The first project will be to ask local artists to find artists whose art conveys a strong message, elicits a profound response from the viewer and makes a strong cultural statement. Named the Empty Spaces Art Placement Project, the goal is to revitalize, surprise, inspire, and welcome experiential and new ideas to the downtown commerce areas of Laguna Beach. 

It will be quite an undertaking… it would be great to see a lot of community support. Check it out on Facebook: search for Independent Arts Consortia. 

This coming Saturday the Rainbow Radio program will be about all the various fun things to do with an LGBTQ flavor in the greater Laguna Beach area. So be certain to tune in on KX 93.5 FM or go to www.Rainbow-Radio.com to listen to it at your convenience! 

HRC taps Laguna talent for charity mixer

The Human Rights Campaign has tapped our Tony and Endora for a charity mixer on February 14, Valentine’s Day, at LUXE Restaurant in Dana Point, 24582 Del Prado Ave.

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Tony and Endora will perform at HRC mixer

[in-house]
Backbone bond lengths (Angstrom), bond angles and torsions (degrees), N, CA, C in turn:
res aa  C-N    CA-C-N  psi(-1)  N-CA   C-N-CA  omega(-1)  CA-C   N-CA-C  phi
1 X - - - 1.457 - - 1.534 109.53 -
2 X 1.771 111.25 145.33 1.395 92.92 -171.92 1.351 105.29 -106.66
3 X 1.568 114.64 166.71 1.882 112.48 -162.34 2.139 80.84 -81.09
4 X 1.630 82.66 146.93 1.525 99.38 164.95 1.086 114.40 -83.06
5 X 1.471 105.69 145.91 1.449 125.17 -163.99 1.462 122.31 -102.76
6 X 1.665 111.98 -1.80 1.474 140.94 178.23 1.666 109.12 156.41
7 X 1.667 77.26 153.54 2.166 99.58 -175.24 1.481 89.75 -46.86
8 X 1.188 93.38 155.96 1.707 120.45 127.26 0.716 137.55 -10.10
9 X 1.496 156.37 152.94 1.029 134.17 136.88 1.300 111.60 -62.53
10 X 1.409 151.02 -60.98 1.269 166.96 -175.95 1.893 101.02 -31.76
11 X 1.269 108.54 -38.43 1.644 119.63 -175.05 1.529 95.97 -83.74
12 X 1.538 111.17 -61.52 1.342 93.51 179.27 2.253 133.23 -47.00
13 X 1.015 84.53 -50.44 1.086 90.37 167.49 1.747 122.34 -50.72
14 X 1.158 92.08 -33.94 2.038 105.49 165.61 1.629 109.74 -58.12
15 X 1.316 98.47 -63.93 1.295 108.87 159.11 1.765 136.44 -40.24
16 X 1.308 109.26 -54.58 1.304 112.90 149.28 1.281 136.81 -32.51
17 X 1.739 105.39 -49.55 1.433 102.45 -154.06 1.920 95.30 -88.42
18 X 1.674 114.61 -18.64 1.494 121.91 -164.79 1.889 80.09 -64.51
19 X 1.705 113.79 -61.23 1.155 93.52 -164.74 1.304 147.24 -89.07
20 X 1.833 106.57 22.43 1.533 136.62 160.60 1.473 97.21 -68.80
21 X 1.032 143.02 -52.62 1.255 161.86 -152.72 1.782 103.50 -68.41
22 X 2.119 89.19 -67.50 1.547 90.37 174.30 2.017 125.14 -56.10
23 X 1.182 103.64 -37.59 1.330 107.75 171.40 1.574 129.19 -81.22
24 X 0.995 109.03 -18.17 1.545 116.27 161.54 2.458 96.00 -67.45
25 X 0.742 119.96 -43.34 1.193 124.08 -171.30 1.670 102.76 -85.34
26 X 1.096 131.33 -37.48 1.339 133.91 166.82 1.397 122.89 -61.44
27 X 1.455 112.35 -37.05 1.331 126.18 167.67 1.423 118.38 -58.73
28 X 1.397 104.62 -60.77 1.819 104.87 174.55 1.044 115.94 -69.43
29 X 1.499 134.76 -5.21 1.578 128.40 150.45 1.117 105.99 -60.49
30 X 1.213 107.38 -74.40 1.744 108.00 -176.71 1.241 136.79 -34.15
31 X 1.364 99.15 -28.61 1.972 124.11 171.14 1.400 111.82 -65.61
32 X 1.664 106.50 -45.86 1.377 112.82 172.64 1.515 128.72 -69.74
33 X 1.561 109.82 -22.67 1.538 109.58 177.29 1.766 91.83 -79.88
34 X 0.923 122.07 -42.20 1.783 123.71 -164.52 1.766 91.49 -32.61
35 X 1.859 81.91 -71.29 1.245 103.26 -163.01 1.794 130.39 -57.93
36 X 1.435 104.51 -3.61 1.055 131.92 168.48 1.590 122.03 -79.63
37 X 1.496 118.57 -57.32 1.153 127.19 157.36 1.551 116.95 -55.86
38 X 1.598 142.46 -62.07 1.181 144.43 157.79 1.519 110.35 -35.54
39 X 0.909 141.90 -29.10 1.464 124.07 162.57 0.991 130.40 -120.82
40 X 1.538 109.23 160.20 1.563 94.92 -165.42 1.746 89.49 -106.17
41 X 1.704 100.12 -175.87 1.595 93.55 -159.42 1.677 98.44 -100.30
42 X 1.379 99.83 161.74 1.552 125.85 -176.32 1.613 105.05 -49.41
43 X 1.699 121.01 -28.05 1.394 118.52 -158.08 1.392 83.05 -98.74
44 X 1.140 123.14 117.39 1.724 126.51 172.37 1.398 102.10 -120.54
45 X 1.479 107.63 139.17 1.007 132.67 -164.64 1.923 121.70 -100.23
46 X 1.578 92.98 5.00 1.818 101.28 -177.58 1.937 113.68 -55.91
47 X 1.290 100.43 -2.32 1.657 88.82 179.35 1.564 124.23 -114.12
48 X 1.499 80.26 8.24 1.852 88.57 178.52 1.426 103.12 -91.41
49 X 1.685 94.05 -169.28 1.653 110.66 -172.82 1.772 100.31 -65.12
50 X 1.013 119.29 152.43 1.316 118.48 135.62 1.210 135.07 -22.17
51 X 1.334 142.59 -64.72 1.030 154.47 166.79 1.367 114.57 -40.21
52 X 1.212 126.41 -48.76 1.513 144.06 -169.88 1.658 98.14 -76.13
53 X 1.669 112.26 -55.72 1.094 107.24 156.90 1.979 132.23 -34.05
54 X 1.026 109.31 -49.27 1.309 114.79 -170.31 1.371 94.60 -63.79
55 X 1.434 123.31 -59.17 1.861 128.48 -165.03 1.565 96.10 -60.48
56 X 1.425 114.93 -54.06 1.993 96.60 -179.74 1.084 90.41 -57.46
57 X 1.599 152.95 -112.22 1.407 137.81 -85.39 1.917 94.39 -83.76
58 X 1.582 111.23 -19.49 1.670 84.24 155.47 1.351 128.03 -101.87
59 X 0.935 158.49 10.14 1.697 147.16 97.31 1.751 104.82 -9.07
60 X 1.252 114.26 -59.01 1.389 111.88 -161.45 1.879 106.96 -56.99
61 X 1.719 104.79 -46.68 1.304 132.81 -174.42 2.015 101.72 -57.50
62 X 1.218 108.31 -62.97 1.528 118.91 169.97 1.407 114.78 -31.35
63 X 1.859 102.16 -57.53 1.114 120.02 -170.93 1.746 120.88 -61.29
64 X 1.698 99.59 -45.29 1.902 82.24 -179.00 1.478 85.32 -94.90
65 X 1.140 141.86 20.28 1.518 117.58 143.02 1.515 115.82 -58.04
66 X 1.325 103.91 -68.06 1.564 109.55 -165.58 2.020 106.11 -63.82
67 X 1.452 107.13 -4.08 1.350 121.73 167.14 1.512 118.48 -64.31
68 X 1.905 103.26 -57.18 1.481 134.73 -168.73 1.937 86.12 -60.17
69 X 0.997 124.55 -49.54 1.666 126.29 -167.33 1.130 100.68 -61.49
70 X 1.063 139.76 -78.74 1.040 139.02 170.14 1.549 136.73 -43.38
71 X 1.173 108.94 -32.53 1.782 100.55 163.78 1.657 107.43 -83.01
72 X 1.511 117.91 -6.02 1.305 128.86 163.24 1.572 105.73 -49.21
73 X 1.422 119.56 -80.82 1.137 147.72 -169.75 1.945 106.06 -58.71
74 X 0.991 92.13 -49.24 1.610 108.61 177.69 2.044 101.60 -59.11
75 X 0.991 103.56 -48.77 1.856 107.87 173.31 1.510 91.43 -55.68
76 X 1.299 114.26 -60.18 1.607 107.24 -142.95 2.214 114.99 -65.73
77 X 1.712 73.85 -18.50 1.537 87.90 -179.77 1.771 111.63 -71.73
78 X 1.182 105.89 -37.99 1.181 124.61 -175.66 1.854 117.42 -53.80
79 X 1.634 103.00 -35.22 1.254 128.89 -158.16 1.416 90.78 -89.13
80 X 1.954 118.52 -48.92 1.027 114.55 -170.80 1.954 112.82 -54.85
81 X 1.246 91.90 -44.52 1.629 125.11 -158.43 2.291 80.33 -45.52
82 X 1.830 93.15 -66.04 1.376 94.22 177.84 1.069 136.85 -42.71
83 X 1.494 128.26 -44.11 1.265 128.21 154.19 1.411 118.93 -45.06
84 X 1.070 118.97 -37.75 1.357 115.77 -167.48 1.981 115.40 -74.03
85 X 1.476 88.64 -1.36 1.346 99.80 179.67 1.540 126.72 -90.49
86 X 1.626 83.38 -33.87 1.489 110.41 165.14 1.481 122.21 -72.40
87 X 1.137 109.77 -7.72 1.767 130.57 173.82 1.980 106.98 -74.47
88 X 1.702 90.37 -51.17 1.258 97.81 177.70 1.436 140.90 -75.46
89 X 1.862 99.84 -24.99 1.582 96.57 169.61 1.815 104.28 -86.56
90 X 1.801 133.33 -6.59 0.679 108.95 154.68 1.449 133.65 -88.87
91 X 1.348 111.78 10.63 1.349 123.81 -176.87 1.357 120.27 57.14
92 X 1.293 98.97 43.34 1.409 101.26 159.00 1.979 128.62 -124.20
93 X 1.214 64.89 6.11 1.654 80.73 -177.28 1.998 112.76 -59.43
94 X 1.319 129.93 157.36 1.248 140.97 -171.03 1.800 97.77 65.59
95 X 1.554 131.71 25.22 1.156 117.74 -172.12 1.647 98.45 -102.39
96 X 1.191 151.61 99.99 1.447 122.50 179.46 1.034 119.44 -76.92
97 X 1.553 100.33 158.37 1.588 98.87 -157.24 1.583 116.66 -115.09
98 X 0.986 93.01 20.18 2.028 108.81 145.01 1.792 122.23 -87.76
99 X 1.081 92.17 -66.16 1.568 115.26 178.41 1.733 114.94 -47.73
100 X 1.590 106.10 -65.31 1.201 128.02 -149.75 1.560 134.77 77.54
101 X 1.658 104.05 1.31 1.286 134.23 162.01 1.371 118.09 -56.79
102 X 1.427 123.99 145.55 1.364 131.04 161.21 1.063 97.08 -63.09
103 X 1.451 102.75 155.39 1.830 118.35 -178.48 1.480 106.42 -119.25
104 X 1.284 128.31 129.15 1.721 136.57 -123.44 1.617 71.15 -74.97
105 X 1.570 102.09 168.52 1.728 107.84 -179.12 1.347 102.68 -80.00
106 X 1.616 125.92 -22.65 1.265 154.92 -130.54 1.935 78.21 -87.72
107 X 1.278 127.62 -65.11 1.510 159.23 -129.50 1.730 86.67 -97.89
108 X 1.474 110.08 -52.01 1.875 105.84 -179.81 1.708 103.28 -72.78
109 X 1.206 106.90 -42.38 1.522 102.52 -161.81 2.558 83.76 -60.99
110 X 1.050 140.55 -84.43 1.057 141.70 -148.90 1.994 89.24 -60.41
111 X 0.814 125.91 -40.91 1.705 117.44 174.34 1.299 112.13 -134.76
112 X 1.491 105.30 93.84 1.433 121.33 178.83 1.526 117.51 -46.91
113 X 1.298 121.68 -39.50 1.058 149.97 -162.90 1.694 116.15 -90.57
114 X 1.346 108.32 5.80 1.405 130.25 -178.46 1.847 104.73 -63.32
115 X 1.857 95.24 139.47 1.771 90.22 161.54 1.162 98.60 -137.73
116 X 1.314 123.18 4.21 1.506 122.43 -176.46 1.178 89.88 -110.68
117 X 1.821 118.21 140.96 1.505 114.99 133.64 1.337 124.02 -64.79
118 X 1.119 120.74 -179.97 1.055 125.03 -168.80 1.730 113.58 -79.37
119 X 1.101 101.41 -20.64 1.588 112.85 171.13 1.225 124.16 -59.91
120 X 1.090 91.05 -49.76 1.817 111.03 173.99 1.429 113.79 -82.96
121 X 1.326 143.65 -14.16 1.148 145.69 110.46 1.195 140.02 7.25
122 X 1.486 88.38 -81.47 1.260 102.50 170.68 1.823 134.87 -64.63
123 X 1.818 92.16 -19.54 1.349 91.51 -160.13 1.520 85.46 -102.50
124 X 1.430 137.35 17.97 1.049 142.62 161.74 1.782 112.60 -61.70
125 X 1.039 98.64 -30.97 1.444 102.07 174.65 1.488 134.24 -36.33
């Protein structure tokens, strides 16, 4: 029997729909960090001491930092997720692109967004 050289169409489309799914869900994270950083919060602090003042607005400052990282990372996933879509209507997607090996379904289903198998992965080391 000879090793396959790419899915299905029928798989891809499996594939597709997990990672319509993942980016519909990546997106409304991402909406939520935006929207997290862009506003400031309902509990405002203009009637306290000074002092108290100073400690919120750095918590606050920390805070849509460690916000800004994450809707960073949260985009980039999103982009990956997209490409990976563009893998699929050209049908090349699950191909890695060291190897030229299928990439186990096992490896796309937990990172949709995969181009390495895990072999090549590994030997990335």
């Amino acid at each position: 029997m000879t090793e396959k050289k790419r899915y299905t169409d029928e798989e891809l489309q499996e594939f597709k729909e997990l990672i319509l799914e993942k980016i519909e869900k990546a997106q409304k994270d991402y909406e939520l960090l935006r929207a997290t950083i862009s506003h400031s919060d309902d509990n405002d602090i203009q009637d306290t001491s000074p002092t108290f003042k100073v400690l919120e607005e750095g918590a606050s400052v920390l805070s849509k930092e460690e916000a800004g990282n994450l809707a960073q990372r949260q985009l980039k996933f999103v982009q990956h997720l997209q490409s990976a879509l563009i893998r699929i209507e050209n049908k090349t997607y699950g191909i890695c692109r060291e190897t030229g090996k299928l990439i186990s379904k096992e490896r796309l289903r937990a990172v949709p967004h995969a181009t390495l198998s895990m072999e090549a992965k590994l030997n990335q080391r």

Everyone is invited to the party and there is special entertainment, with Tony and Endora of Main Street Bar & Cabaret fame. 

After the dinner head over to Main Street to catch the cabaret show…now that is a full evening for a fabulous Valentine’s Day!

Until next week…this is Craig Cooley here, doing my best to keep up with all the LGBTQ fun in Laguna Beach. 

If you would like to submit suggestions for this column, please contact me at This email address is being protected from spambots. You need JavaScript enabled to view it. ';document.getElementById('cloakae58fc69ef6aa72b32aa570a17793dde').innerHTML += ''+addy_textae58fc69ef6aa72b32aa570a17793dde+'<\/a>'; as we love to keep everything interesting and relevant, and well, yes, fun and entertaining!